It is also known that an average load moment of a piston engine can be fundamentally identified as well from the curve of the momentary angular acceleration of the crank shaft. Harry J. Venema thus points out in U.S. Pat. No. 4,550,595 for the four cylinder four-cycle engine that the engine load can only be reconstructed from the course of the angular speed and angular acceleration of the crank shaft when the effect of the force of inertia of the oscillating masses is also taken into consideration in the evaluation. An approximation equation apparatus is then specifically recited in the Letters Patent for the four cylinder four-cycle engine.
A lack of taking the forces of inertia into consideration also limits the employability of the method of S. J. Citron, EP 0198137. The load dimension recited therein corresponds to an amplitude of the curve of the angular speed and exhibits an in expediently great dependency on RPM. Over and above this, it has been found in tests that the amplitude of the curve of the angular speed at high speeds can also decrease with increasing load and thus does not have a monotonous course. A monotonous relationship, however, is a prerequisite for the utility of a measured quantity.
W. B. Ribbens and G. Rizzoni present an electrical equivalent model in SAE Paper 8900885 with which it is possible to reconstruct the average, internal engine torque from the measured curve of the angular speed and from the measured curve of the angular acceleration. This average, internal engine torque differs from the load moment only due to the engine friction. What is disadvantageous about this method is the great number of model parameters required, the great calculating outlay, and the fact that the influence of crank shaft torsional oscillations cannot be taken into consideration.
An object of the invention is to avoid the disadvantages which have been addressed with respect to known methods and apparatus and, in particular, to create a possibility of identifying the engine load in a simple way and with few engine data.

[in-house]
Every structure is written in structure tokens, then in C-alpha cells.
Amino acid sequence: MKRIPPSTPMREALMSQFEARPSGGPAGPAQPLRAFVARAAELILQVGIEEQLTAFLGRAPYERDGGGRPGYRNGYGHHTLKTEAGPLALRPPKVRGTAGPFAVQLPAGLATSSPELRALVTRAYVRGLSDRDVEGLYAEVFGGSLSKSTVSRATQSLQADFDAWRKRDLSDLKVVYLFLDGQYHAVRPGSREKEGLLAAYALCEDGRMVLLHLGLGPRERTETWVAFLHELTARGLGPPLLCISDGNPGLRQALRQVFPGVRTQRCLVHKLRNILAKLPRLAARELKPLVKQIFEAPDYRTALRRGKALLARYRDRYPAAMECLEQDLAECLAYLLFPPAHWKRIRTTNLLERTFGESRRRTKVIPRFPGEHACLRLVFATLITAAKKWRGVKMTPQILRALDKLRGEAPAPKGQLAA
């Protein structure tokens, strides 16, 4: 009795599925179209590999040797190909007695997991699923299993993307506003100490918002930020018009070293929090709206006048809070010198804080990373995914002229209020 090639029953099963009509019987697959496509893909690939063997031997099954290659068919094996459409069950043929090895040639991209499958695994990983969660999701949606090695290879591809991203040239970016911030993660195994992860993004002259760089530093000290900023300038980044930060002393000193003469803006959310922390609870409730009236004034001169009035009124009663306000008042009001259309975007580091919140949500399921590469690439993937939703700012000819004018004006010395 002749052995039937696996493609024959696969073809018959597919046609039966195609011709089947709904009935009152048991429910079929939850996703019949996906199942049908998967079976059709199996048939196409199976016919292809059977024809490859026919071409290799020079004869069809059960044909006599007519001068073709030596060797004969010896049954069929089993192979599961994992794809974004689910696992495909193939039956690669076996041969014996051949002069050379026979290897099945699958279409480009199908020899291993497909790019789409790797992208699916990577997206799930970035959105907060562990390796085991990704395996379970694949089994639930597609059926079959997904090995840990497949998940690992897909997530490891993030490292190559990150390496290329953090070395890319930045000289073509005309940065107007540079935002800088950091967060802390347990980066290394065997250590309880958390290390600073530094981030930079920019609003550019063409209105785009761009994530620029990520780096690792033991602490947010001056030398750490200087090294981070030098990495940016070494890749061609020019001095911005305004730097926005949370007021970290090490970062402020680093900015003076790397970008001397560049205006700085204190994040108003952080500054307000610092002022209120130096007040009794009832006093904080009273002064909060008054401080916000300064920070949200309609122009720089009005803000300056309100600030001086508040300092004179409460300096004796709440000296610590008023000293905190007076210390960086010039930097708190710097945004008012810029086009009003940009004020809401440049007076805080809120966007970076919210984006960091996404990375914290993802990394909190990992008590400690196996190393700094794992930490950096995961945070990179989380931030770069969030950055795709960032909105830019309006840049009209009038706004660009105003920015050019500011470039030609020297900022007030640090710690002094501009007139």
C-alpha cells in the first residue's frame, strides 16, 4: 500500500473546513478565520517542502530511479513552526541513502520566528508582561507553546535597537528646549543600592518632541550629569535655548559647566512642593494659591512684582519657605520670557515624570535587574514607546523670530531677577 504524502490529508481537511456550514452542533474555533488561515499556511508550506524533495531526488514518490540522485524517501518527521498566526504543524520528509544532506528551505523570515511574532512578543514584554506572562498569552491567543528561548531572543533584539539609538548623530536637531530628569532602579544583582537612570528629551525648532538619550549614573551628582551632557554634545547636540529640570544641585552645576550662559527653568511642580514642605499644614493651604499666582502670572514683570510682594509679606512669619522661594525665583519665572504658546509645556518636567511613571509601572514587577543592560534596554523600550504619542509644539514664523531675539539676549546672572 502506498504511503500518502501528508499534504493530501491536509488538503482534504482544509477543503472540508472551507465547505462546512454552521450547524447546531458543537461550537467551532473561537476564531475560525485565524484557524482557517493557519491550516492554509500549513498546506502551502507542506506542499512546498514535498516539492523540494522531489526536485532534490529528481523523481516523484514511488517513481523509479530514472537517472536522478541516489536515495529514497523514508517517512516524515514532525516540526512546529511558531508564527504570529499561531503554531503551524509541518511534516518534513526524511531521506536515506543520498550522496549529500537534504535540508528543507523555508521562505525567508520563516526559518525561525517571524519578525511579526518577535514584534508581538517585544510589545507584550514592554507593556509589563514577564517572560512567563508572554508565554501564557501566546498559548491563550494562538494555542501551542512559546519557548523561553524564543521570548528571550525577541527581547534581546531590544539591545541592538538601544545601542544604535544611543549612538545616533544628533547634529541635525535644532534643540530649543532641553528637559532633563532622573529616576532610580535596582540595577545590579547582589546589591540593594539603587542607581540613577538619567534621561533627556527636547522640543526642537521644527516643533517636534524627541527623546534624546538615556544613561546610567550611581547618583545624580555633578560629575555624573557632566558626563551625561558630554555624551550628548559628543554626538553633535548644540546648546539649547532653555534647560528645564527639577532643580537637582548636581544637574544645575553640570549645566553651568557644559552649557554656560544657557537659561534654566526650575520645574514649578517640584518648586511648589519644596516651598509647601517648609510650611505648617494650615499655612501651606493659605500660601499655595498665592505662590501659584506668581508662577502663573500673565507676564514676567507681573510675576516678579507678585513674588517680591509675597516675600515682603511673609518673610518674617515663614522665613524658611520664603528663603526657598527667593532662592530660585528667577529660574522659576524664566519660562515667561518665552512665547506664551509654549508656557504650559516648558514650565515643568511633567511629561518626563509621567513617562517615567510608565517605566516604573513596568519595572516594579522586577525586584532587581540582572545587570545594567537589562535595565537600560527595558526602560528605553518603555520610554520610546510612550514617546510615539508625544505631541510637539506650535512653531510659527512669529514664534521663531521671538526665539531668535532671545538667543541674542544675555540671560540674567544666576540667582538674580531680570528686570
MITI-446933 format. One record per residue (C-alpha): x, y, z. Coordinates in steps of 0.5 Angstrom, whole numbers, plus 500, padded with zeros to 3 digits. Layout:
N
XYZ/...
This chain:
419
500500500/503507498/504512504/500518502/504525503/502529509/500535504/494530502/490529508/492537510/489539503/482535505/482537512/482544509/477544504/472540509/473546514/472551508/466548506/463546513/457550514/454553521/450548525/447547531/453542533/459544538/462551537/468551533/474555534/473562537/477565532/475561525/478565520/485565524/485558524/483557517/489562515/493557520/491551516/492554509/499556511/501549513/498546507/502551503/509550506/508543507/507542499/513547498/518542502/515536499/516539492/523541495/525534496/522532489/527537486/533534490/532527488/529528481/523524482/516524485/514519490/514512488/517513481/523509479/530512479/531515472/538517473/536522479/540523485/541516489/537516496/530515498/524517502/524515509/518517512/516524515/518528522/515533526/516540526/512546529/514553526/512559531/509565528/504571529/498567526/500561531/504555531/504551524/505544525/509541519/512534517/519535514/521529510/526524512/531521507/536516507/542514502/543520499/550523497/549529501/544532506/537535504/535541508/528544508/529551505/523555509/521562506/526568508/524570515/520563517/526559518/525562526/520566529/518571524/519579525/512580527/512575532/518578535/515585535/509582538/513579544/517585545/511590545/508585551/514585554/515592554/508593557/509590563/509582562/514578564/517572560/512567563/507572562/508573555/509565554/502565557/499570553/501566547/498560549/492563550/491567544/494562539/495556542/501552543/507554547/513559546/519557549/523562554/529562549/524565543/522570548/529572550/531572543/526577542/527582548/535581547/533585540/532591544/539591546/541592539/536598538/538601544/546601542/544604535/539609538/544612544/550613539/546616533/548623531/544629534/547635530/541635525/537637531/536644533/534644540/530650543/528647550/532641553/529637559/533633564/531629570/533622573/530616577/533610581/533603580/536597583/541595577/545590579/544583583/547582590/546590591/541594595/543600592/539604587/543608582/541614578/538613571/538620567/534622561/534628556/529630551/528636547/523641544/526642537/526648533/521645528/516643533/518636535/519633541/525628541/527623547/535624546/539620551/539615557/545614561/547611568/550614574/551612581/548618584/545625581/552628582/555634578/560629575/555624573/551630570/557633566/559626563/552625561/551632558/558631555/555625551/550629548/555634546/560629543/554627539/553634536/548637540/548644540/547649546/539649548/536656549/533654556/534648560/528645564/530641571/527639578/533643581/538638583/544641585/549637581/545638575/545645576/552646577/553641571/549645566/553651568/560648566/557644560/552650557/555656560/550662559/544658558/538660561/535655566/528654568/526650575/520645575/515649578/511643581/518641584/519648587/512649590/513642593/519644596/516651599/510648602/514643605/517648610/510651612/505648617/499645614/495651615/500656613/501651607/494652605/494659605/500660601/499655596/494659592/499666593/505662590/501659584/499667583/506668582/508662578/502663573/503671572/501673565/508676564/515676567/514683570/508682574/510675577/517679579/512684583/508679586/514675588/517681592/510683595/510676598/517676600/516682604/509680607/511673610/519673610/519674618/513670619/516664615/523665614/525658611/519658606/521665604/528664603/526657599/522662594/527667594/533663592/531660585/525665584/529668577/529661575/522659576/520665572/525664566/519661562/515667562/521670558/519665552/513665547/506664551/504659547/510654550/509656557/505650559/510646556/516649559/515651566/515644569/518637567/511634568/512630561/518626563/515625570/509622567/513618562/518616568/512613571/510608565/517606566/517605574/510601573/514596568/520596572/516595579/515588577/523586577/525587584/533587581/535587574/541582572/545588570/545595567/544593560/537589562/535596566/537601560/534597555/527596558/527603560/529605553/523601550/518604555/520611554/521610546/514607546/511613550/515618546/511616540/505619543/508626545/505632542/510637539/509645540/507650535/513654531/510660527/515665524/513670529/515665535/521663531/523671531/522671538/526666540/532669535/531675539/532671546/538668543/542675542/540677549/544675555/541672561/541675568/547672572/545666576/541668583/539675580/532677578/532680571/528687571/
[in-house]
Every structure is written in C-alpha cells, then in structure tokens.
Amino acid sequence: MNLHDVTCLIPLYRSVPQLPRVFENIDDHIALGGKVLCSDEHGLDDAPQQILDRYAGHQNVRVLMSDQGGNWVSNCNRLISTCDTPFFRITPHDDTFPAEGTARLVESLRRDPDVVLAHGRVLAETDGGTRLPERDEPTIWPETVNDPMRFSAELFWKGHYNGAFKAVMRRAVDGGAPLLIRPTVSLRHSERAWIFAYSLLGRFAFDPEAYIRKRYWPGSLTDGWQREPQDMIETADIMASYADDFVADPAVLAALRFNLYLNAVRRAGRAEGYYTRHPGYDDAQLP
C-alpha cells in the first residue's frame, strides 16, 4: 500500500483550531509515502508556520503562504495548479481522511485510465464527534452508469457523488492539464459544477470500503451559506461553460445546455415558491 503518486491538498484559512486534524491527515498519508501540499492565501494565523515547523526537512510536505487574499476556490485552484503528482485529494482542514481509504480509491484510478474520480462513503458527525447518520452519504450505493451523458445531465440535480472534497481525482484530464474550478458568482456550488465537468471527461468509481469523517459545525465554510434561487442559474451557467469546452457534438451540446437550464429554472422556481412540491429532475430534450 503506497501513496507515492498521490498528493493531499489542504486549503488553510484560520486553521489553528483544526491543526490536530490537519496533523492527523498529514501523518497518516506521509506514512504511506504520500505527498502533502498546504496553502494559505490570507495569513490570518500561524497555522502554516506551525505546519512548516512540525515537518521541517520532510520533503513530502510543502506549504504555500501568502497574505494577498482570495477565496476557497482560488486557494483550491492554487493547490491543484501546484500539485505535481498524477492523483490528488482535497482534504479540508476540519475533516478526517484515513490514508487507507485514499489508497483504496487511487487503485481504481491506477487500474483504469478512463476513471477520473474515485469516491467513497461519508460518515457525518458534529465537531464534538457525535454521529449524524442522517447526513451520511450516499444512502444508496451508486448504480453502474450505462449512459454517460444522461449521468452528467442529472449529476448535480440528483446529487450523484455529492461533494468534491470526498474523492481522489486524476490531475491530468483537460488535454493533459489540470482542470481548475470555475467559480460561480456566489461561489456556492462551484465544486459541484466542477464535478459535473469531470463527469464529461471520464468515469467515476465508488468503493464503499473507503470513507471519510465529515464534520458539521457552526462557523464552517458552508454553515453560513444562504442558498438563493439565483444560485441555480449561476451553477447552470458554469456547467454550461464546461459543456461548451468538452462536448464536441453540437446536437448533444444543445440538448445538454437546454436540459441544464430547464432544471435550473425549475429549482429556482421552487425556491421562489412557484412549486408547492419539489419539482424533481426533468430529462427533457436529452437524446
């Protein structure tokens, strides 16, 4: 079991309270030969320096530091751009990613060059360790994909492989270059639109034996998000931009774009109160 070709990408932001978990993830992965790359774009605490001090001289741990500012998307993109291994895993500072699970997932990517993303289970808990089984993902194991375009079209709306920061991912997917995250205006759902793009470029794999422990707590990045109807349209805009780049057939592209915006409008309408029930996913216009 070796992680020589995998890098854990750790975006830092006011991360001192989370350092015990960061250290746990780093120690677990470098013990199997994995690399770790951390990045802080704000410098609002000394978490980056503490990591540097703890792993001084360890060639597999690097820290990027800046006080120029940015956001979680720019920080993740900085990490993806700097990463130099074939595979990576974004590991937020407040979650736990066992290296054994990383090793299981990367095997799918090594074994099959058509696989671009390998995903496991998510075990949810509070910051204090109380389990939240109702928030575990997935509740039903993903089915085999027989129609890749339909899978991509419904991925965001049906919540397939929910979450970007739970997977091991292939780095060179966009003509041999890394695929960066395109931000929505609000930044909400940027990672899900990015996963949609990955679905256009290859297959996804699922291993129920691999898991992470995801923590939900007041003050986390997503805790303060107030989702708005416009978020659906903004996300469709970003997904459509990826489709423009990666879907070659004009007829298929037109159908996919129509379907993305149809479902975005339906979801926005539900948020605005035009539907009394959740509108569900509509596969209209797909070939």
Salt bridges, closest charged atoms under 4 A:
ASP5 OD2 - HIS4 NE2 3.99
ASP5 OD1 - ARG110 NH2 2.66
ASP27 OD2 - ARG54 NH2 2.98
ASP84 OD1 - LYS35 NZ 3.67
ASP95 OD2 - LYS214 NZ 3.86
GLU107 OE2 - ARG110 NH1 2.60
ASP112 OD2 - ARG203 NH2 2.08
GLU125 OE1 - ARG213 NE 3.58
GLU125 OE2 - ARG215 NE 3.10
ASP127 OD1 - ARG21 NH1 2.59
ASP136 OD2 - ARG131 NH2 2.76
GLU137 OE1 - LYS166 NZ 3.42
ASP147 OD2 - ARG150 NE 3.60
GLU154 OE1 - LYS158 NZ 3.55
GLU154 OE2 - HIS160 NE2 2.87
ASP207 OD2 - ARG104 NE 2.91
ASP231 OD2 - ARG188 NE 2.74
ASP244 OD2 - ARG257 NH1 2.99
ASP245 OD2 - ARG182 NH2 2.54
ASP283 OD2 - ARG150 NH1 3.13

In a method of the species initially cited, this is inventively achieved in that the fluctuations in the energy level curve that can be calculated from the curve of the rotational angle speed are utilized as dimensional quantity for torque or, respectively, load. The corresponding fashioning of the apparatus of the invention is characterized in that the evaluation unit comprises a means for calculating the energy level curve as well as a means connected thereto for identifying fluctuations in the energy level curve and allocating these to the sought dimensional quantities for torque or, respectively, load.
It is thus possible to calculate the engine speed and the engine load or, respectively, various other engine monitoring characteristics in a simple way solely from the measurement of the momentary crank shaft rotational speed as a function of the crank angle itself--even without identifying the angular acceleration.
In addition, AT-B 393,324 (U.S. Pat. No. 5,157,965) is also referenced here with respect to the terms "energy level" or, respectively, "energy level curve" which are set forth in greater detail below, the bases for these quantities or, respectively, their calculation being explicitly presented therein.
FIG. 1 is a schematic illustration of an exemplary measuring arrangement in accordance with the principles of the present invention.
FIG. 2 is a graphic illustration of monitoring quantity versus RPM and load.